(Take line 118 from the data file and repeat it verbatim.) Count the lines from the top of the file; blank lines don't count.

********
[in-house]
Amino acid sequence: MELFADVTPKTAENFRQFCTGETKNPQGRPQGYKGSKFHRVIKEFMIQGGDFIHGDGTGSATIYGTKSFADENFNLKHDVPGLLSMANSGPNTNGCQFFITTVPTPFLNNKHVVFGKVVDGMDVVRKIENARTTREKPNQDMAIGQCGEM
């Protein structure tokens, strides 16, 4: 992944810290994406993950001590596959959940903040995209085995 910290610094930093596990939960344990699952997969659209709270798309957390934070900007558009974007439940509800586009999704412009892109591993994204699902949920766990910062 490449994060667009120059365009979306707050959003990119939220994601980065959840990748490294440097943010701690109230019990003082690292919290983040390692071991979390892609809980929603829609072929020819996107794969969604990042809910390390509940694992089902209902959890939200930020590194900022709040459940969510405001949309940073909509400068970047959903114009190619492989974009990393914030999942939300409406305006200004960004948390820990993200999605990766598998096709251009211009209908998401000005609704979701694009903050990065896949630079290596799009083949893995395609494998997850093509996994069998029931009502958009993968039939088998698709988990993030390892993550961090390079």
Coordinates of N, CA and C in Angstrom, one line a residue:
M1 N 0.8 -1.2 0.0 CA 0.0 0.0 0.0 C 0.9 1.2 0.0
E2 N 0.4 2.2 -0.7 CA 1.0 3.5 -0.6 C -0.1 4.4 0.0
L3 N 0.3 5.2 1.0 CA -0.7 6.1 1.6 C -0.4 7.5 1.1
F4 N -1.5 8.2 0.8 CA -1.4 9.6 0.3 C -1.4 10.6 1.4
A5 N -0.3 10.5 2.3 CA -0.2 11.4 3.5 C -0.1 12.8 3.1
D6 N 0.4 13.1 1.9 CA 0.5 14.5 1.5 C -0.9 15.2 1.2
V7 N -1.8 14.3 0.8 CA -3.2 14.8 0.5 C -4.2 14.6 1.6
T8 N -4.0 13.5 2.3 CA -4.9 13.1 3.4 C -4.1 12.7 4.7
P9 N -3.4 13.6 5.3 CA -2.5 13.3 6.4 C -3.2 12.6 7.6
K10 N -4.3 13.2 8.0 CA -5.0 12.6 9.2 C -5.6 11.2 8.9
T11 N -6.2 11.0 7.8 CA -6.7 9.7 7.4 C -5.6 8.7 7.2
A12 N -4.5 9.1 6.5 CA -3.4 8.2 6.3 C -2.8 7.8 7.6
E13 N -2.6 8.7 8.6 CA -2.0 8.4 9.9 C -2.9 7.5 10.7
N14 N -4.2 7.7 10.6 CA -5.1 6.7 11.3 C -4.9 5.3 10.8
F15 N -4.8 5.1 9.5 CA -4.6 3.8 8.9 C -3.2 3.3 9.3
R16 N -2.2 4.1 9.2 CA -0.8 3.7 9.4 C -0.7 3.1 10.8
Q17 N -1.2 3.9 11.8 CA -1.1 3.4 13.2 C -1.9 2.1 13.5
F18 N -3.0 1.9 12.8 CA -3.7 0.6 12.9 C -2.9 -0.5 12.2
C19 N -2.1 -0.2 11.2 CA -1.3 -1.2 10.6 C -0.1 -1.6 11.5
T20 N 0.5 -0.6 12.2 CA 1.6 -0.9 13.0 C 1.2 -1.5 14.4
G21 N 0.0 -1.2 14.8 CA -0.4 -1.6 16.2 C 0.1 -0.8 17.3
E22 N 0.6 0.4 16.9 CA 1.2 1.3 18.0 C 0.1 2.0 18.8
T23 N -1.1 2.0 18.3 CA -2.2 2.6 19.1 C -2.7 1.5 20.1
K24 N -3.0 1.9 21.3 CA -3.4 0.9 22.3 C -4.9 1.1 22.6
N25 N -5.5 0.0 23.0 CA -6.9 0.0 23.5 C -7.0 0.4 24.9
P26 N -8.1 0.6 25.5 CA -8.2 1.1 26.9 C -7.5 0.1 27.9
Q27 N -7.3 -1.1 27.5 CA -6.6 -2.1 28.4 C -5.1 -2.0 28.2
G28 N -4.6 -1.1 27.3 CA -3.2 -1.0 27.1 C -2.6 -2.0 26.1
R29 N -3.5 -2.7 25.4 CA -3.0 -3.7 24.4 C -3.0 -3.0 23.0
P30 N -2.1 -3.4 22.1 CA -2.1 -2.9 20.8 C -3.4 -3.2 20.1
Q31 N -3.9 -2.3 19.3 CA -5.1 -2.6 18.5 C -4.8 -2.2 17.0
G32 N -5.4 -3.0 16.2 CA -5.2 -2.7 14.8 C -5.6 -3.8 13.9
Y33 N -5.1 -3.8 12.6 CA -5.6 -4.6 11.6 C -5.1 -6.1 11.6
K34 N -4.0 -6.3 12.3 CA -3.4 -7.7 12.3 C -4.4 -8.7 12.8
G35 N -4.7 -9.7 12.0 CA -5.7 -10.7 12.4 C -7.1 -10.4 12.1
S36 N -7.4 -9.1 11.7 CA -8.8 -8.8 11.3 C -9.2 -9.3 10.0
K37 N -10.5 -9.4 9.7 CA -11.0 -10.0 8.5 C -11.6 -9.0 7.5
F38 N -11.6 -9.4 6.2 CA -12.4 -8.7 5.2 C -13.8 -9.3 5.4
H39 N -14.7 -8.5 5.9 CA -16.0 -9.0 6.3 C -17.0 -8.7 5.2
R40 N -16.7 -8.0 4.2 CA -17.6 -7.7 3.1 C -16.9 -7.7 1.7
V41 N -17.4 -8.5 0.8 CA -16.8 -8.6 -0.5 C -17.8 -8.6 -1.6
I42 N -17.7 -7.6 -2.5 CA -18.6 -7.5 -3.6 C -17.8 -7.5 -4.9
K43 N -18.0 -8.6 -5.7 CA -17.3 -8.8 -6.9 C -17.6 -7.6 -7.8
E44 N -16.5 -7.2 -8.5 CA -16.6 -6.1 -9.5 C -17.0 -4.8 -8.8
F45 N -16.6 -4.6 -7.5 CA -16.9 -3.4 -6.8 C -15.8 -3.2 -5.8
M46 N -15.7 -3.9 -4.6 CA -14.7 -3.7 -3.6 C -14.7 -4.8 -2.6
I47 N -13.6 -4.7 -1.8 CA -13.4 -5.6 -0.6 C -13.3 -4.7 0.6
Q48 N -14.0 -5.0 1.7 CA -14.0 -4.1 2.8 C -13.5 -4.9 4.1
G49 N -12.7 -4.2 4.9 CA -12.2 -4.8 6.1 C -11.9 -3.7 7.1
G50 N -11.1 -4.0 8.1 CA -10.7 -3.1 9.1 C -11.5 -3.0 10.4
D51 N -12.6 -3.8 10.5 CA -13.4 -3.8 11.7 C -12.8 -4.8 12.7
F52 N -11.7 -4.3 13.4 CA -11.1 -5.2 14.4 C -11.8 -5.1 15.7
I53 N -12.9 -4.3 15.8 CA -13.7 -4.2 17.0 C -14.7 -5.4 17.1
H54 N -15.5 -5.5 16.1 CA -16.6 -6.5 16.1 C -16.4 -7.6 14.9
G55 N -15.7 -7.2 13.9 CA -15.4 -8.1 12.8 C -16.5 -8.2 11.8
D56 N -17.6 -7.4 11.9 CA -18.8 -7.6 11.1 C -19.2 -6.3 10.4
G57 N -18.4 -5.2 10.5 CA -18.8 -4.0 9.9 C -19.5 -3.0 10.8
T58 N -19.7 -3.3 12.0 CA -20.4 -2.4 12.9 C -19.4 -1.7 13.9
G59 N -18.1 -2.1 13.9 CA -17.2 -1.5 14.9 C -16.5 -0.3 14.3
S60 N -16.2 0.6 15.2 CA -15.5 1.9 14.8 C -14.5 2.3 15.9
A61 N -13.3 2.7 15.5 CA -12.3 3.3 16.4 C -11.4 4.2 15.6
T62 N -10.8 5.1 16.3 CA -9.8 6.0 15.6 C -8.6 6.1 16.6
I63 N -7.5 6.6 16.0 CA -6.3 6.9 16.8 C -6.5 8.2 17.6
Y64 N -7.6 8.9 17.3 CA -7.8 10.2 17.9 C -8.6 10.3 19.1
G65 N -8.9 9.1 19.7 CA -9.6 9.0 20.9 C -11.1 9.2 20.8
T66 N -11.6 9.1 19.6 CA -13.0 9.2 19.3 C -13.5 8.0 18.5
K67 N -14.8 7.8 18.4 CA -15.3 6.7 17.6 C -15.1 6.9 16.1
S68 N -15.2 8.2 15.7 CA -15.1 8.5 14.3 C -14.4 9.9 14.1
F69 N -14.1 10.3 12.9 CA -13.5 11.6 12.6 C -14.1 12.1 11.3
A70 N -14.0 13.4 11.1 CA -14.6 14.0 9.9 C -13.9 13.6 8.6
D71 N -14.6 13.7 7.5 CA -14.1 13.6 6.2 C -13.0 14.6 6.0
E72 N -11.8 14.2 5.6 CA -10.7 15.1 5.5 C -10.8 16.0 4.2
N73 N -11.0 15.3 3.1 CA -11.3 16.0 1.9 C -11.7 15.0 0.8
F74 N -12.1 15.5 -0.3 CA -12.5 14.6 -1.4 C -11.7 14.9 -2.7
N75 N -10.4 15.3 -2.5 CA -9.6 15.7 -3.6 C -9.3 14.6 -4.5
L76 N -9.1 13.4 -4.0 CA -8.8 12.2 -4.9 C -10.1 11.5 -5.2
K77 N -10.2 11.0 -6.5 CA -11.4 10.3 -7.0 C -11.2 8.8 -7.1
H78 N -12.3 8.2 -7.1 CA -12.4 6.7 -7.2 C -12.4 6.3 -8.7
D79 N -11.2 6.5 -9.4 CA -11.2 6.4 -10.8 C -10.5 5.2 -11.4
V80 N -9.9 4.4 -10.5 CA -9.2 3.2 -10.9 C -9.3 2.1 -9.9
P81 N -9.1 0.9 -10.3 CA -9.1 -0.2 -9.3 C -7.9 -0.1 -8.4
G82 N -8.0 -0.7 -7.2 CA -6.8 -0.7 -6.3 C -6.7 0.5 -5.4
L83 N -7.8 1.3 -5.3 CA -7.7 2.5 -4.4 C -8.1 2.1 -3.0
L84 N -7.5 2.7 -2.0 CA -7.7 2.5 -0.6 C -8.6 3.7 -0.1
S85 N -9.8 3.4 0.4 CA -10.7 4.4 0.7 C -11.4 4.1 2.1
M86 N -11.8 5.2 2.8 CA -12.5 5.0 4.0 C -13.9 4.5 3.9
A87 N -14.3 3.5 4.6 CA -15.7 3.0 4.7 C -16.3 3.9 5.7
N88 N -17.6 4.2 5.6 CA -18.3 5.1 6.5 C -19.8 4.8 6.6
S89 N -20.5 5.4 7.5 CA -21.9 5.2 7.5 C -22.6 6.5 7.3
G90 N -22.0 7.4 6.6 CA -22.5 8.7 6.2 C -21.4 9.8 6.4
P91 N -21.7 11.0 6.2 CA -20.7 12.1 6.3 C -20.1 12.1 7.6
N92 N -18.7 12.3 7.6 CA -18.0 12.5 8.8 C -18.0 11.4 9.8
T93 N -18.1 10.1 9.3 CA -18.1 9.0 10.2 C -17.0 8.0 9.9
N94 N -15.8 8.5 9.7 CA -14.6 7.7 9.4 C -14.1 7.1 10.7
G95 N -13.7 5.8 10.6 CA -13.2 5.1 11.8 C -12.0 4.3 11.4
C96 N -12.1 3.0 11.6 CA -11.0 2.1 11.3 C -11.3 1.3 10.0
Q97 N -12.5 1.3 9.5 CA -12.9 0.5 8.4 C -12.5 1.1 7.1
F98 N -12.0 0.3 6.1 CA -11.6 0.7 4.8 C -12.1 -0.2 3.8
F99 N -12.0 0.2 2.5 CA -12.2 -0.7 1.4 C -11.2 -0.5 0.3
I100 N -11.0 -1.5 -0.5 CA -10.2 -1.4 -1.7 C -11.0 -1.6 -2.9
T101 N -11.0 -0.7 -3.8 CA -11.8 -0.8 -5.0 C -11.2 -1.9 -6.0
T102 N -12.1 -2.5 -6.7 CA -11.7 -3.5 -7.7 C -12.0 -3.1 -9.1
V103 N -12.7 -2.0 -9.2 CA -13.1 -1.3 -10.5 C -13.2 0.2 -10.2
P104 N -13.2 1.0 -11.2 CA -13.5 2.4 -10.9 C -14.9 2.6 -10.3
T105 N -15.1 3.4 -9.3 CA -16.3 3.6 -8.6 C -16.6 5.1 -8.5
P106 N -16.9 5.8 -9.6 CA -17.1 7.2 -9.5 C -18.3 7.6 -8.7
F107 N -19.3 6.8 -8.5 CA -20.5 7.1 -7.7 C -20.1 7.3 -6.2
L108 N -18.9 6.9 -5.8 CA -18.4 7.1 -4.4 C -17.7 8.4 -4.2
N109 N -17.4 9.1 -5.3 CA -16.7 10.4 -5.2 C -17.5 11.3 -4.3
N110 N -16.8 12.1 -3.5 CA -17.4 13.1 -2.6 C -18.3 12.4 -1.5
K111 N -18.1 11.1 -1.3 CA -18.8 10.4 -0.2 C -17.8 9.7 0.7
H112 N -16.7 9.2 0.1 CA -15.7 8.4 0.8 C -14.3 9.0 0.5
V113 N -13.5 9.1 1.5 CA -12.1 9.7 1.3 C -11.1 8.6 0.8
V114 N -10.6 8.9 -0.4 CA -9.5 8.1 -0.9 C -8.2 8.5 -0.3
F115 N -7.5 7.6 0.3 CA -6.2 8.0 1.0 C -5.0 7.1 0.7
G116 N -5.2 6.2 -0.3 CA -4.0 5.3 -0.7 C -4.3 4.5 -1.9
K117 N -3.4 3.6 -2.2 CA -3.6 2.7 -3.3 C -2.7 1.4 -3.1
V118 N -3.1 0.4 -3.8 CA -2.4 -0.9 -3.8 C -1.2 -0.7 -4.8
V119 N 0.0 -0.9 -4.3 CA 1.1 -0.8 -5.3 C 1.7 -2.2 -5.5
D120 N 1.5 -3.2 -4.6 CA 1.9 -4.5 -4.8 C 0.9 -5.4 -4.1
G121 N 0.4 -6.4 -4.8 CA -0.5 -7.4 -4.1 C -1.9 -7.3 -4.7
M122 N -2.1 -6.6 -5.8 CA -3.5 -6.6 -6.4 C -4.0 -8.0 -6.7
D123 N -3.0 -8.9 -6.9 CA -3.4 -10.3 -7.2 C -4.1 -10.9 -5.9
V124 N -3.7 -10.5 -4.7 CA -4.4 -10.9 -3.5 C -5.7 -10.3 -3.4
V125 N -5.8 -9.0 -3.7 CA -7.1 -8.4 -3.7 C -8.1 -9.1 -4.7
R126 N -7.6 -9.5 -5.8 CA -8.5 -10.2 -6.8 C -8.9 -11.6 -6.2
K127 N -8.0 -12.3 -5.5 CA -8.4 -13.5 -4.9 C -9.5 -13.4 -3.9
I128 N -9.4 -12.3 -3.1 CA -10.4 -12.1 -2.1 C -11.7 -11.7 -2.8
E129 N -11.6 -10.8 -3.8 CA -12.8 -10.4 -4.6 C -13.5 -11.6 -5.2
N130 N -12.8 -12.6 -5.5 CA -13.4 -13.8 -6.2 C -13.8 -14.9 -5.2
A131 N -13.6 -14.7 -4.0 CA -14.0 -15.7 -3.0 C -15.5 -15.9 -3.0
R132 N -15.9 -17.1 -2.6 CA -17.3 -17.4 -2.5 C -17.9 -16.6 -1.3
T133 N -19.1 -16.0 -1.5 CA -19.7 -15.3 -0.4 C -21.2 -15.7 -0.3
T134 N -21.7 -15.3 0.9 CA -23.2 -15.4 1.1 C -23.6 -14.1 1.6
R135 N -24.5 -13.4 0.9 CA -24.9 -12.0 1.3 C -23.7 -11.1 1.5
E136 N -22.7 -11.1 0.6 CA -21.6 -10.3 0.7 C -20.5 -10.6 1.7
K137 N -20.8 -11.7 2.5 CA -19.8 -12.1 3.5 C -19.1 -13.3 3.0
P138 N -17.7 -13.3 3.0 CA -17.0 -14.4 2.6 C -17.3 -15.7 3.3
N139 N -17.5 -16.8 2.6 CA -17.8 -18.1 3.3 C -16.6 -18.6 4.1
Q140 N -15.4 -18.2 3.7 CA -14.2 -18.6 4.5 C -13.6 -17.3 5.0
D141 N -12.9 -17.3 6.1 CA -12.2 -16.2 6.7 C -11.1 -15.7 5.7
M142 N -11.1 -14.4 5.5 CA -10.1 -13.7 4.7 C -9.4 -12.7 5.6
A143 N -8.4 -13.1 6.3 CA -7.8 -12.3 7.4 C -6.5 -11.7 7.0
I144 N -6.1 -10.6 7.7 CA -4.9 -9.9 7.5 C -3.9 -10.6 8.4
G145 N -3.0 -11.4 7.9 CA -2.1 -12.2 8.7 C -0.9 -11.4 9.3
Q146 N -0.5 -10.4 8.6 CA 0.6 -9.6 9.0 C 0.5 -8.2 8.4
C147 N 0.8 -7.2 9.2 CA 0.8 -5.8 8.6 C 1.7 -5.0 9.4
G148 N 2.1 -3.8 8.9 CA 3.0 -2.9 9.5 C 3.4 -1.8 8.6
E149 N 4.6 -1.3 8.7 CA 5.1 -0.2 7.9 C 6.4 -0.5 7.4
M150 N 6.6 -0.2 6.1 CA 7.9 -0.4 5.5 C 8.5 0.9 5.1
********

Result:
V114 N -10.6 8.9 -0.4 CA -9.5 8.1 -0.9 C -8.2 8.5 -0.3